The Federal District of Brazil (DF) lies within the Cerrado biome, where open shrubland (savannas) is interspersed with riverside gallery forests and permanent swamps (veredas). Trypanosoma cruzi-infected native triatomines occur in the area, but the enzootic transmission of trypanosomatids remains poorly characterized. A parasitological survey involving sylvatic triatomines (166 Rhodnius neglectus collected from Mauritia flexuosa palms) and small mammals (98 marsupials and 70 rodents, totaling 18 species) was conducted in 18 sites (mainly gallery forests and veredas) of the DF. Parasites were isolated, morphologically identified, and characterized by PCR of nuclear (mini-exon gene) and kinetoplast DNA (kDNA). Six R. neglectus, seven Didelphis albiventris and one Akodon cursor were infected by trypanosomes; wild reservoir infection is documented for the first time in the DF. kDNA PCR detected T. cruzi in five R. neglectus and mini-exon gene PCR revealed T. cruzi I in isolates from D. albiventris. Parasites infecting one bug yielded T. rangeli KP1+ kDNA amplicons. In spite of the occurrence of T. cruzi-infected D. albiventris (an important wild and peridomestic reservoir) and R. neglectus (a secondary vector displaying synanthropic behavior), a low-risk of human Chagas disease transmission could be expected in the DF, considering the low prevalence infection recorded in this work. The detection of T. rangeli KP1+ associated with R. neglectus in the DF widens the known range of this parasite in Brazil and reinforces the hypothesis of adaptation of T. rangeli populations (KP1+ and KP1-) to distinct evolutionary Rhodnius lineages.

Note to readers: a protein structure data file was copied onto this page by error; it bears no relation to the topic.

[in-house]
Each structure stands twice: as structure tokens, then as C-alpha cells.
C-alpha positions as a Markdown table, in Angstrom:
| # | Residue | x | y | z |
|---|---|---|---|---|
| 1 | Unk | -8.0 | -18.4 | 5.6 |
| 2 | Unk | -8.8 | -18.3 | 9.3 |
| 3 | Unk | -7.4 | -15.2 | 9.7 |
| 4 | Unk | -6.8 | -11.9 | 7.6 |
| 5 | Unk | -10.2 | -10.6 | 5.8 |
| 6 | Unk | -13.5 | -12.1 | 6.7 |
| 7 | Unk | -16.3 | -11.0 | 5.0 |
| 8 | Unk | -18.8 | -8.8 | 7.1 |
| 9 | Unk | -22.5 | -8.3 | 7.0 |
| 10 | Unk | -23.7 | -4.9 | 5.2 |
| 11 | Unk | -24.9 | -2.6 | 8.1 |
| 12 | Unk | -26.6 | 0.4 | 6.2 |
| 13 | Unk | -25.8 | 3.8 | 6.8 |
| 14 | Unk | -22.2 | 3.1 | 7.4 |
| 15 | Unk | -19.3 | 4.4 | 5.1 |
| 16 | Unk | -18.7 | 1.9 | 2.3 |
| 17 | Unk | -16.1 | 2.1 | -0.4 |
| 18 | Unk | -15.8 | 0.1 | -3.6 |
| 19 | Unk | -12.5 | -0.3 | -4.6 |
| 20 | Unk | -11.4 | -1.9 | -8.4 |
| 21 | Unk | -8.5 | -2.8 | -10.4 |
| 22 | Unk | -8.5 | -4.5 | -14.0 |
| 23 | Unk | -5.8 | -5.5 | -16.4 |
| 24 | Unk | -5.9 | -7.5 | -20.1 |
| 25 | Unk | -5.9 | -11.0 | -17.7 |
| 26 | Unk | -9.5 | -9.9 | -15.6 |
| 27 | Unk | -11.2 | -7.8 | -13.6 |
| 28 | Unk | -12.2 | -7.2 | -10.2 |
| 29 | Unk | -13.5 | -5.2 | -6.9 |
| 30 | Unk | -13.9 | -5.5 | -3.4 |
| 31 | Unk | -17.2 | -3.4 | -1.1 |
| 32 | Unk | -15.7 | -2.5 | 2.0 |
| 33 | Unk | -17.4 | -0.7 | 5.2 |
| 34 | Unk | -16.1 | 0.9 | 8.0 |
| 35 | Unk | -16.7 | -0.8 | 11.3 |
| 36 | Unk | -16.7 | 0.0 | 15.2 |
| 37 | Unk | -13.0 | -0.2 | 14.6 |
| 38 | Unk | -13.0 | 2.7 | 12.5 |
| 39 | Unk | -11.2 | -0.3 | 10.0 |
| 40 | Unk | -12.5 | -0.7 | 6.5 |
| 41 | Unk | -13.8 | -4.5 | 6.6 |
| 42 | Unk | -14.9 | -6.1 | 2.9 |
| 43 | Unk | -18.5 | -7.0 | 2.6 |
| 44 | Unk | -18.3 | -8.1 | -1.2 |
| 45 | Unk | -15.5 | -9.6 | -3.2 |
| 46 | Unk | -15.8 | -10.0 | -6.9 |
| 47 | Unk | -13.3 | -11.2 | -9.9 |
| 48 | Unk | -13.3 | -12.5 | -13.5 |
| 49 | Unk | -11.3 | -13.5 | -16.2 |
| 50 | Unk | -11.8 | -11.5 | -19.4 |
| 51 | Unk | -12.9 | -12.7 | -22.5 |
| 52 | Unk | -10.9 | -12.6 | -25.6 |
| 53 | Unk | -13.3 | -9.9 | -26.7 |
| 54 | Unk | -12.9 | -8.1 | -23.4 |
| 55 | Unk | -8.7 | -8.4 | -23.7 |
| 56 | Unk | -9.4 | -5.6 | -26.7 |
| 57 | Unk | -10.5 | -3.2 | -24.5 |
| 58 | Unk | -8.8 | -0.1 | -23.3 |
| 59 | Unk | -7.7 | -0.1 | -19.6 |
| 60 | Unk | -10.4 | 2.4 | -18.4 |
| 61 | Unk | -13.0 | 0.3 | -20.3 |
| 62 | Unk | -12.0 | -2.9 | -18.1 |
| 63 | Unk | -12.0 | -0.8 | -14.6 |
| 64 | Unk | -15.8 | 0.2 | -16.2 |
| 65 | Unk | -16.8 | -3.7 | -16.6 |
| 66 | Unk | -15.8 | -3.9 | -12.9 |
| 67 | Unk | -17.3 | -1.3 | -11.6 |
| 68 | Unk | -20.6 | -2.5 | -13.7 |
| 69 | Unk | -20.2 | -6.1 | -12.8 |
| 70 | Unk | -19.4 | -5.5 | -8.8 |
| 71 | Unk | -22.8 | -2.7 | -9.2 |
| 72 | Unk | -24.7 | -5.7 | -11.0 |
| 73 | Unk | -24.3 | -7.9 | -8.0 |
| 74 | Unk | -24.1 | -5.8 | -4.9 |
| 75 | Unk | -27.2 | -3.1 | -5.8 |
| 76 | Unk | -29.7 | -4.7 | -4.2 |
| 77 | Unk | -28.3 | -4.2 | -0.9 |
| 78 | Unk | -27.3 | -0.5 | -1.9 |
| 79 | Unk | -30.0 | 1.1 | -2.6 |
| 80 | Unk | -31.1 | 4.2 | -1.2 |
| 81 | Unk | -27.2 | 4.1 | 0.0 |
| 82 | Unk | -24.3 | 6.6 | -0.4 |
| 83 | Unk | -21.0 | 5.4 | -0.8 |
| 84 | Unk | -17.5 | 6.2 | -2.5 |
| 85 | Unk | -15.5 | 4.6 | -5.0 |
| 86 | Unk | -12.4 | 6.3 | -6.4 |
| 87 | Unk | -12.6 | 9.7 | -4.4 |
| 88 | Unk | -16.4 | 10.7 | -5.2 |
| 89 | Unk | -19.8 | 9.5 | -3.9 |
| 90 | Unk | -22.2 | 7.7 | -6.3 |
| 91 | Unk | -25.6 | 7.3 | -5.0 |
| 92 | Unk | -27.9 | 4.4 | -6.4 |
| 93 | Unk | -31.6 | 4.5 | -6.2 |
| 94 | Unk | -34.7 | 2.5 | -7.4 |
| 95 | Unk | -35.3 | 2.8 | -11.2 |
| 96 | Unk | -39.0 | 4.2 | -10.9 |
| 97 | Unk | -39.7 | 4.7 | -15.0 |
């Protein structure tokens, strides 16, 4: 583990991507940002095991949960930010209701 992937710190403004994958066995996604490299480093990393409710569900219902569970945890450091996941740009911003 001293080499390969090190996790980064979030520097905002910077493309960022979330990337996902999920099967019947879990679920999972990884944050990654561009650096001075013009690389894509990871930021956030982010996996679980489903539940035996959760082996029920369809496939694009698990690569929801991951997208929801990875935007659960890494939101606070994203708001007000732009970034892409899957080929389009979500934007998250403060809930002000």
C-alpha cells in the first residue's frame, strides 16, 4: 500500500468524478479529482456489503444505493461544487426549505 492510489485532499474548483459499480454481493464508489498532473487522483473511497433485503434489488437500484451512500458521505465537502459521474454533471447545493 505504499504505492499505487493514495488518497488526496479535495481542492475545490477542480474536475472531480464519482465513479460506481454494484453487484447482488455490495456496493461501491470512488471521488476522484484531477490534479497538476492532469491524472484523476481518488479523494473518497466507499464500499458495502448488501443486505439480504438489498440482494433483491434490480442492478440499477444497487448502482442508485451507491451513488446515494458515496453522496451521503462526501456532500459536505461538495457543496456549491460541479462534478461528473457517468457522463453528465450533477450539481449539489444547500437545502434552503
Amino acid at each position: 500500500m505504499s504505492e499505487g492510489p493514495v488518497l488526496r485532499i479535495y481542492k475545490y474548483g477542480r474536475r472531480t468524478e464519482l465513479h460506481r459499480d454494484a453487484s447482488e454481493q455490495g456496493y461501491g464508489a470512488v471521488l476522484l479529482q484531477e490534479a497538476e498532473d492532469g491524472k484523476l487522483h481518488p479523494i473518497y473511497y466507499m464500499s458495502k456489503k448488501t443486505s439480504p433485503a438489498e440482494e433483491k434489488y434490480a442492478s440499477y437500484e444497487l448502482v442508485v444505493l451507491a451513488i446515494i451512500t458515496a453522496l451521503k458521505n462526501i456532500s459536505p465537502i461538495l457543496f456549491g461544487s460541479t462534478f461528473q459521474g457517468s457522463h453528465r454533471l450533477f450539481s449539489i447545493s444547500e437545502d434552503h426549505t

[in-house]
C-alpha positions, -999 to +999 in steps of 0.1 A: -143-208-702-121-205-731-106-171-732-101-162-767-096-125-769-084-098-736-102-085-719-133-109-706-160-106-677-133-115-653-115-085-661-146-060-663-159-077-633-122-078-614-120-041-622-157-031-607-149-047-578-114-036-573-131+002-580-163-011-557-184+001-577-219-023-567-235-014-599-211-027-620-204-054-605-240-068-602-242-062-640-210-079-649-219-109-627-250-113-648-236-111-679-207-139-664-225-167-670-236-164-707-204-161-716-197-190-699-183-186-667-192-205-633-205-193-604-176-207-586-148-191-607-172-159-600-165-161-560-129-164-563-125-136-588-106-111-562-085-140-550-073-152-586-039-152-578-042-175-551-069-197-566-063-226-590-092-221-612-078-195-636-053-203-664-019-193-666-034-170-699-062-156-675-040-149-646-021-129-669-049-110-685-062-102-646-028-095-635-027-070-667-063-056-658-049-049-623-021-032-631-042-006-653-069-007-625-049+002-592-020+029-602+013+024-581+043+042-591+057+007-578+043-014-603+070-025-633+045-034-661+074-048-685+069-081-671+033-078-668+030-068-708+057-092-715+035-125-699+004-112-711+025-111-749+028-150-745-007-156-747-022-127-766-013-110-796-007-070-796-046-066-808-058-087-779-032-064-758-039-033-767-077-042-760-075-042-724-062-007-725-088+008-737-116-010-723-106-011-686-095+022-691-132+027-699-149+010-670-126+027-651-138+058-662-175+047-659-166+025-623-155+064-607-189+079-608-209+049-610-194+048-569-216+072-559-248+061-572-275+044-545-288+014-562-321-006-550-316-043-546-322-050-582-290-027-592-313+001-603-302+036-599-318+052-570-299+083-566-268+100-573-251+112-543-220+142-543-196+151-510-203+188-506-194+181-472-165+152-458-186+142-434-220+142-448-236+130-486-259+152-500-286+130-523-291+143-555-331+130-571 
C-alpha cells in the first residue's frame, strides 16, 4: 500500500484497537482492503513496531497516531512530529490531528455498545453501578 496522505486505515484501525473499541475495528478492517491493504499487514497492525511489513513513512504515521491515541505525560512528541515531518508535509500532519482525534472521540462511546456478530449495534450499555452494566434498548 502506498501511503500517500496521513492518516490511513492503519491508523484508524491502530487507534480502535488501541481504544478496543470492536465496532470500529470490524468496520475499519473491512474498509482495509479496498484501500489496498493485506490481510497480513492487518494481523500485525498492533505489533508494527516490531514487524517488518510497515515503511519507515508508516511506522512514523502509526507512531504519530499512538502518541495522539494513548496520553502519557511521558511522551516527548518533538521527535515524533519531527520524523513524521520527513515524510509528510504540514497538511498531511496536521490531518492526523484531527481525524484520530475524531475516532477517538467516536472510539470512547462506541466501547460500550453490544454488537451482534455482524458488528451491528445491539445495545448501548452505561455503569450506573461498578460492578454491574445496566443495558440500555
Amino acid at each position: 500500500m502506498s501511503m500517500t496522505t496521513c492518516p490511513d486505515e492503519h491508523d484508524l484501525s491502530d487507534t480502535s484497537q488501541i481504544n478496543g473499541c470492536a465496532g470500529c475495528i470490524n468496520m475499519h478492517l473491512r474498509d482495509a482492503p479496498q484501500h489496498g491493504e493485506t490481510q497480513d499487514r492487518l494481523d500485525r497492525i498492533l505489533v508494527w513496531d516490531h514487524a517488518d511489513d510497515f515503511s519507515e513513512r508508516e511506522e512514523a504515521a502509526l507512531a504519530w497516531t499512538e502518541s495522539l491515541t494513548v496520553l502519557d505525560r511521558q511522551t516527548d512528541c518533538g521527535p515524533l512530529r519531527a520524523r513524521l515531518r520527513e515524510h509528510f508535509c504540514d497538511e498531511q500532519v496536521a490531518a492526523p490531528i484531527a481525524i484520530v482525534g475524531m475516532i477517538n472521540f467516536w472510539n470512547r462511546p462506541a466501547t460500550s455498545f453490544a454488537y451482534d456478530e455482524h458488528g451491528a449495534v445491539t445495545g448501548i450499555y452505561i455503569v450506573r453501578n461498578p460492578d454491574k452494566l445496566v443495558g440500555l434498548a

Trypanosoma cruzi; T. rangeli; Didelphis albiventris; Rhodnius neglectus; Enzootic transmission; Federal District, Brazil